God, can you imagine? You're 10, almost 11, and suddenly all the adults around you start talking to you like you're an infant? How long would it take before you just started slapping everyone, consequences be damned? I'm thinking I might put up with it for an hour, tops, but that's just because I'm really good at ignoring people.


I recommend encouraging him to take advantage of how easy school is and will be for the next 7-9 years or so. Explain that if he learns anything worth knowing, sooner or later, he's going to hit a point where it gets hard--and sooner or later, he's going to fail at something. Primary and secondary education offer training wheels to practice the skills he'll need to get past those walls, but if he doesn't learn them now, he's going to stumble hard later. It's going to be extra embarrassing when the people muddling now manage to muddle past him because they've got a lifetime of learning how to muddle through things they have difficulty comprehending.

Also, I highly recommend encouraging him to learn a foreign language (and a programming language) now. The reason for the latter is obvious, and it might take, it might not. My dad tried to get me into BASIC when I was in the second grade and I just didn't give enough shits about why computers worked to take advantage of the resources he was putting at my disposal. The reason for the former though, is as a safety net.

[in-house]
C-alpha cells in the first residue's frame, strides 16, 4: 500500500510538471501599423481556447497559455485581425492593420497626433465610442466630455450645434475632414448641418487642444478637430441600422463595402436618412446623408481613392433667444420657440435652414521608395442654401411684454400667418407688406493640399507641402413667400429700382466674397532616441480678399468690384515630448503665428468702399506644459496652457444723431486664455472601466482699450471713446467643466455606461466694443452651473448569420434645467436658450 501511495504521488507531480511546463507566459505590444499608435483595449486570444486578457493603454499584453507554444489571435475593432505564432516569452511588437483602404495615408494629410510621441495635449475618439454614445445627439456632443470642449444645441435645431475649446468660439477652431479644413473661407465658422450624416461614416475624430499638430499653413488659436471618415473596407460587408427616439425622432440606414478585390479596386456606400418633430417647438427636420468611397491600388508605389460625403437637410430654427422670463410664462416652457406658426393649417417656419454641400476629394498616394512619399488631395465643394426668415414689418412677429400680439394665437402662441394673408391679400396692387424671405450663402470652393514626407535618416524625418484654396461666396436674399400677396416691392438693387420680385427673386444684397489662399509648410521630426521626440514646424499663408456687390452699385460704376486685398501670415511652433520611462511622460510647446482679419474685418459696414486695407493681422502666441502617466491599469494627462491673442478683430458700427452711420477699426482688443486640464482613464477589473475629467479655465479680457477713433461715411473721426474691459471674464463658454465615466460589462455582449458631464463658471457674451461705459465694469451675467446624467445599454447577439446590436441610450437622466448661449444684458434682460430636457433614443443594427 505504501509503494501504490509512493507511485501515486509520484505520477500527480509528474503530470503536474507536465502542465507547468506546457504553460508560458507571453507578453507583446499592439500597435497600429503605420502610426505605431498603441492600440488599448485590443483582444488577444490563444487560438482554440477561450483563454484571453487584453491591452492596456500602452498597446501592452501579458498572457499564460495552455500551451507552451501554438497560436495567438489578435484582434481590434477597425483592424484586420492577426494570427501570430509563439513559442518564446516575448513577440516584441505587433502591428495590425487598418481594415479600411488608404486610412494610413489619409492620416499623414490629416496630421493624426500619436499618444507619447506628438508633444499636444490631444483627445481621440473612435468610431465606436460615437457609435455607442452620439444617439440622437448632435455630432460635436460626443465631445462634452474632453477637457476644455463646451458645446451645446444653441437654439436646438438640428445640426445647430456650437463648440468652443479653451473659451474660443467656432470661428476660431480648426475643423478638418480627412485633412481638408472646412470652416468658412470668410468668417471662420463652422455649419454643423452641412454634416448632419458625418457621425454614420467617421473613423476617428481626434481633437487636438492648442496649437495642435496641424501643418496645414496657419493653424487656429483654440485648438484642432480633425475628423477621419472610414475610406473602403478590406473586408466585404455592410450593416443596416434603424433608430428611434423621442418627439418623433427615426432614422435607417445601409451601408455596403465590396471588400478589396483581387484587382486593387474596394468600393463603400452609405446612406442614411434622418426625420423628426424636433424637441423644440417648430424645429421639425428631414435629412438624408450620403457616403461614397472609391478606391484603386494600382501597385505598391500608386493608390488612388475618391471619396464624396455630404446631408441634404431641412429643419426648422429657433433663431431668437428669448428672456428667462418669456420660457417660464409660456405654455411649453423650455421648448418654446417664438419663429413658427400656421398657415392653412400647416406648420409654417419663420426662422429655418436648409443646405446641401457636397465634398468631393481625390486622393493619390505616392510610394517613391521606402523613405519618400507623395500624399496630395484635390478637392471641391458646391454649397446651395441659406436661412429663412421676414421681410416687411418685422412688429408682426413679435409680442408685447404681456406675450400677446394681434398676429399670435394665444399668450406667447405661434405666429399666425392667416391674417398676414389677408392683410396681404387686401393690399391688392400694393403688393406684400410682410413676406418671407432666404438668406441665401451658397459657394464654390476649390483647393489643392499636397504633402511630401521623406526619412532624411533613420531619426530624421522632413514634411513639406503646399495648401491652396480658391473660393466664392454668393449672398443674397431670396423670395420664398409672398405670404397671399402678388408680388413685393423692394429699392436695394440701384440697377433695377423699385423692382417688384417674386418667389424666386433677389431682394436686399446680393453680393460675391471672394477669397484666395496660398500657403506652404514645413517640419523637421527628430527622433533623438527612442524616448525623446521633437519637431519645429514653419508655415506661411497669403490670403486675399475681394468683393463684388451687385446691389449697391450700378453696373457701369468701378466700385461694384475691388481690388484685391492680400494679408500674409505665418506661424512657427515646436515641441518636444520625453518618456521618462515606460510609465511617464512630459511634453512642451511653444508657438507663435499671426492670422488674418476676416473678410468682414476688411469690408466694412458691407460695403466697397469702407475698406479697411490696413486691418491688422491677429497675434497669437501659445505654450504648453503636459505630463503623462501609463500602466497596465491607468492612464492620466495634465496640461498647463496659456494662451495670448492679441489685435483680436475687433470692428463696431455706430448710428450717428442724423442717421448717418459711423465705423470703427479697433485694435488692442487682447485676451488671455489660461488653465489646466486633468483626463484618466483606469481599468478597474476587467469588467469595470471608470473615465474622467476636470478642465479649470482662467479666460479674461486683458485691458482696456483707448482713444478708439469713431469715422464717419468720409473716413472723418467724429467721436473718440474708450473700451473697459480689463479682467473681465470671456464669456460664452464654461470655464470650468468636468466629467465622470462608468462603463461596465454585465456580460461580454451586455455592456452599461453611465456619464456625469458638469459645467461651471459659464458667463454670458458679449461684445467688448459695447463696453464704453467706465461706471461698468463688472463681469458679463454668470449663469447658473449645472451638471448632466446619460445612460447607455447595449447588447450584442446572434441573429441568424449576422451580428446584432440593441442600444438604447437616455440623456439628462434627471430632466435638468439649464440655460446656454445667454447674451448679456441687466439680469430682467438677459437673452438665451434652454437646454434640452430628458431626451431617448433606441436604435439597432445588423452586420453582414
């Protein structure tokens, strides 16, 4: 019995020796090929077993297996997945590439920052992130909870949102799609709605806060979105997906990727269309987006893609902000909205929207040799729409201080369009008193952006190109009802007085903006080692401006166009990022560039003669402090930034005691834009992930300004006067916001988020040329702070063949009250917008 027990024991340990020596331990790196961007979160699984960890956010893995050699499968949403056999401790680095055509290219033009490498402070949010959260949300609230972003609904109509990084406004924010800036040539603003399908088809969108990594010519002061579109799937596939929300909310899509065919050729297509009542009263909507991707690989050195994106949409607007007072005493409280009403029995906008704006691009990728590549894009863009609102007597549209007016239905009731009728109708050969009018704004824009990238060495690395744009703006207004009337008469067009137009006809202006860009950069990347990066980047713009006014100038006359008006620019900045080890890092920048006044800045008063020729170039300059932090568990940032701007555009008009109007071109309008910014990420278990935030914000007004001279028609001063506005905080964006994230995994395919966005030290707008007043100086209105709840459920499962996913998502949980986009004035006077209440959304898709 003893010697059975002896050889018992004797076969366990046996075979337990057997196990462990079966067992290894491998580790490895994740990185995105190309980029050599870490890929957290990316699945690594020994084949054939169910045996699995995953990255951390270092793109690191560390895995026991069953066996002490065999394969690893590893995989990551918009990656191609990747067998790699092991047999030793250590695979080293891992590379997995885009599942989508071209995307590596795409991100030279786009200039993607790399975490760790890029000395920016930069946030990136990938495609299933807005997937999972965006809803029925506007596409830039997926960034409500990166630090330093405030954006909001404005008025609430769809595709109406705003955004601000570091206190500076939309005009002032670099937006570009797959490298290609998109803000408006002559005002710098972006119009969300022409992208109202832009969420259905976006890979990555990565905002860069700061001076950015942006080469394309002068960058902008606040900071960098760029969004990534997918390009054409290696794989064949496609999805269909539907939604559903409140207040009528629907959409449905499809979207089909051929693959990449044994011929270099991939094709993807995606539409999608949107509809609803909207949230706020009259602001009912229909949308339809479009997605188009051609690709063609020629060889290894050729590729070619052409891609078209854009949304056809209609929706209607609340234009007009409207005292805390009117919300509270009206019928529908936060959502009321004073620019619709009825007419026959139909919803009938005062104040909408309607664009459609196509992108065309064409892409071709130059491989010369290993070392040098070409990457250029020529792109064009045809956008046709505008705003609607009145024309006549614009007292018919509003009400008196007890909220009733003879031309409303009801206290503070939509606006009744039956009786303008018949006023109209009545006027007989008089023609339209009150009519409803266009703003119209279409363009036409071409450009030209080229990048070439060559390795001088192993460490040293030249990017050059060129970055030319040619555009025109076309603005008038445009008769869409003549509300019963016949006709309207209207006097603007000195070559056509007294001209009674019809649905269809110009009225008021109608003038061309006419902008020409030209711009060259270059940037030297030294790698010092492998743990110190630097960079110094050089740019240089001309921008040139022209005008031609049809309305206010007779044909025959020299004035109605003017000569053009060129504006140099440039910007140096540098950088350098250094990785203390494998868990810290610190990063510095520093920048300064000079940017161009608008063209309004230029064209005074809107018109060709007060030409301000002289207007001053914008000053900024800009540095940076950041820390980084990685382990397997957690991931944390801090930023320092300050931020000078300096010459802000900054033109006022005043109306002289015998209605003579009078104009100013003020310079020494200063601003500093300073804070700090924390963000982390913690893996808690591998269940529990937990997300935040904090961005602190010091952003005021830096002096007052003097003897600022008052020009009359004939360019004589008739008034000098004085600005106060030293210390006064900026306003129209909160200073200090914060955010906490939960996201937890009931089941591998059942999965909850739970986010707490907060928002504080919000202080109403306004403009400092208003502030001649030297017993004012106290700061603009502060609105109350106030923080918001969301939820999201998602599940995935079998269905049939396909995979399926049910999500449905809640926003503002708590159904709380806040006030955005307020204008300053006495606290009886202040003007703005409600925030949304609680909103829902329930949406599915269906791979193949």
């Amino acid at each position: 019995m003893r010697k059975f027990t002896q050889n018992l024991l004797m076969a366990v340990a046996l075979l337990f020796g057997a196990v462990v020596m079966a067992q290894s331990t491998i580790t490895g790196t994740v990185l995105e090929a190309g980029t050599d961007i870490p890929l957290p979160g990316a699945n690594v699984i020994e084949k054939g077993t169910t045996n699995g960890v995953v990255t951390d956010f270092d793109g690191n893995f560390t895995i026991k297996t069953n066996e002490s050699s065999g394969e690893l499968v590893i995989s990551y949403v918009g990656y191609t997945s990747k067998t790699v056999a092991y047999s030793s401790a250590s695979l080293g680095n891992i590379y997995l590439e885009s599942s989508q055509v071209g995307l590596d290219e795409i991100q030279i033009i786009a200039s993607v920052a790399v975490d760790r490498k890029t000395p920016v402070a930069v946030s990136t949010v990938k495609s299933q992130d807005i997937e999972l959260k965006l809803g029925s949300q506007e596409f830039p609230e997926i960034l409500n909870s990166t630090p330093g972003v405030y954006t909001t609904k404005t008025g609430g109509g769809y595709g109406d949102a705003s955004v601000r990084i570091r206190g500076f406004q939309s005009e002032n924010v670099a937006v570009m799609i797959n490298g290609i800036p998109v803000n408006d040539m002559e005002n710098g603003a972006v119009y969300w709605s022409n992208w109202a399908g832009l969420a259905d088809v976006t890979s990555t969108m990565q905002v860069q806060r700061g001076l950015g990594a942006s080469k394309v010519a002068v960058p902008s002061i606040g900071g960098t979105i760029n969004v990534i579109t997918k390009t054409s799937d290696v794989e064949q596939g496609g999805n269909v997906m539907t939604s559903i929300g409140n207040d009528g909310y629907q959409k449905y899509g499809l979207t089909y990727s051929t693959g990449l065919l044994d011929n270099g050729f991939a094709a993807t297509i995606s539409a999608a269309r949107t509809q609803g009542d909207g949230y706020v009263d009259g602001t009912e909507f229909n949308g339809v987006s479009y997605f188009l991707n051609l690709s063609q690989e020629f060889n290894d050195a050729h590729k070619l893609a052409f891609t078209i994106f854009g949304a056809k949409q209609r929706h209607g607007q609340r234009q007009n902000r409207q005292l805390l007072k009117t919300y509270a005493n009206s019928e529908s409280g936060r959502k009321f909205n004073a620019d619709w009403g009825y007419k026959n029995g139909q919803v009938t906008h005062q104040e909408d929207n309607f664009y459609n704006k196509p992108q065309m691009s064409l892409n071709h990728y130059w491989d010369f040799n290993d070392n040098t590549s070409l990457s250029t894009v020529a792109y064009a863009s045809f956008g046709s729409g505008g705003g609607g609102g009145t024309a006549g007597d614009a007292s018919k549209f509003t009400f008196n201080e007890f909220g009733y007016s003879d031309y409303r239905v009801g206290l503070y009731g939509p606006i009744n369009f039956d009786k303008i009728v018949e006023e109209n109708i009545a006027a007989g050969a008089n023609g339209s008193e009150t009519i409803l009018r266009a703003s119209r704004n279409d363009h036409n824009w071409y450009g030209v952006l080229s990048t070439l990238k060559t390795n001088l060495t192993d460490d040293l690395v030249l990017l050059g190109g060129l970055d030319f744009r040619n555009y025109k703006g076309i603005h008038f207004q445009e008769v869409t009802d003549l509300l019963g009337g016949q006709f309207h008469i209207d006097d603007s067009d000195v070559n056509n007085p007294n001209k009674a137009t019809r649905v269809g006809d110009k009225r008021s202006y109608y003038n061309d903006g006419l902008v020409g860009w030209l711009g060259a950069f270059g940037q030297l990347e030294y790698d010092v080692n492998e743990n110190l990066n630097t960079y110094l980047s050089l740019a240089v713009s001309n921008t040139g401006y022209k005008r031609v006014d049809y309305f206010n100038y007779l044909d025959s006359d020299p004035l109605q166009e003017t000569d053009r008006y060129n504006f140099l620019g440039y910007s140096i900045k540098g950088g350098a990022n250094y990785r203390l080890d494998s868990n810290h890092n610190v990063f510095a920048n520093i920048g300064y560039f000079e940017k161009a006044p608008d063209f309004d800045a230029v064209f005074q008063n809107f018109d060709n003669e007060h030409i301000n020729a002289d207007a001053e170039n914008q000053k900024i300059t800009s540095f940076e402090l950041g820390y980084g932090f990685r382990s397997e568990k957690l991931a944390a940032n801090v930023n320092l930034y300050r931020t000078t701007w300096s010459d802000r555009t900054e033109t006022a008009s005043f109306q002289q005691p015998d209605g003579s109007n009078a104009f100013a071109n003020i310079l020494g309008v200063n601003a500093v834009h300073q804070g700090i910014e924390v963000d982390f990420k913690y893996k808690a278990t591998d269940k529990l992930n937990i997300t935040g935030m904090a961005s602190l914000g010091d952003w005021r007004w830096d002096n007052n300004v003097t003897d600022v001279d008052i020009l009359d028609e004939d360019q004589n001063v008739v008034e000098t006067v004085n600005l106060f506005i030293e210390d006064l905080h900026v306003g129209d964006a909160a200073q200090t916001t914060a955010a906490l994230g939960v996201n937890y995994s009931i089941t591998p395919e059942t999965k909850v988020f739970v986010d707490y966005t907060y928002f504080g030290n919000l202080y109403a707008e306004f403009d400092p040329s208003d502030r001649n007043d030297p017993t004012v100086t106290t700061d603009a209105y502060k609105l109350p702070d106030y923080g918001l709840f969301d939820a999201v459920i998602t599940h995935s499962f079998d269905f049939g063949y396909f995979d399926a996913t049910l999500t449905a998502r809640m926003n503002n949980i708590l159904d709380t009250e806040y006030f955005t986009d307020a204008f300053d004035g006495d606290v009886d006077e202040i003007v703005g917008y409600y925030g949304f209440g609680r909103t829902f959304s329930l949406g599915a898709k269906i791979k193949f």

There is a portion of the population, that regardless of intellect, has enormous difficulty learning foreign languages even to the paltry state of academic standards. I'm one of them. This made satisfying my foreign language requirement for university (which was there for any and every degree offered) a non-trivial barrier to success. Everyone else in my class seemed to be able to put forth the same slack effort I was able to get away with for most of my other classes and succeed handsomely. I had to dedicate my life to learning the language, and even then it felt like a crapshoot. Sure, I understood things at a deeper level than my peers, and saw elements of structure they simply used blindly. I enjoyed what I uncovered immensely, but make no mistake, I struggled harder learning natural language than any other academic discipline. Computational and Synthetic Biology were easier, and I scraped by on good will and that they were class I took for entertainment and enrichment.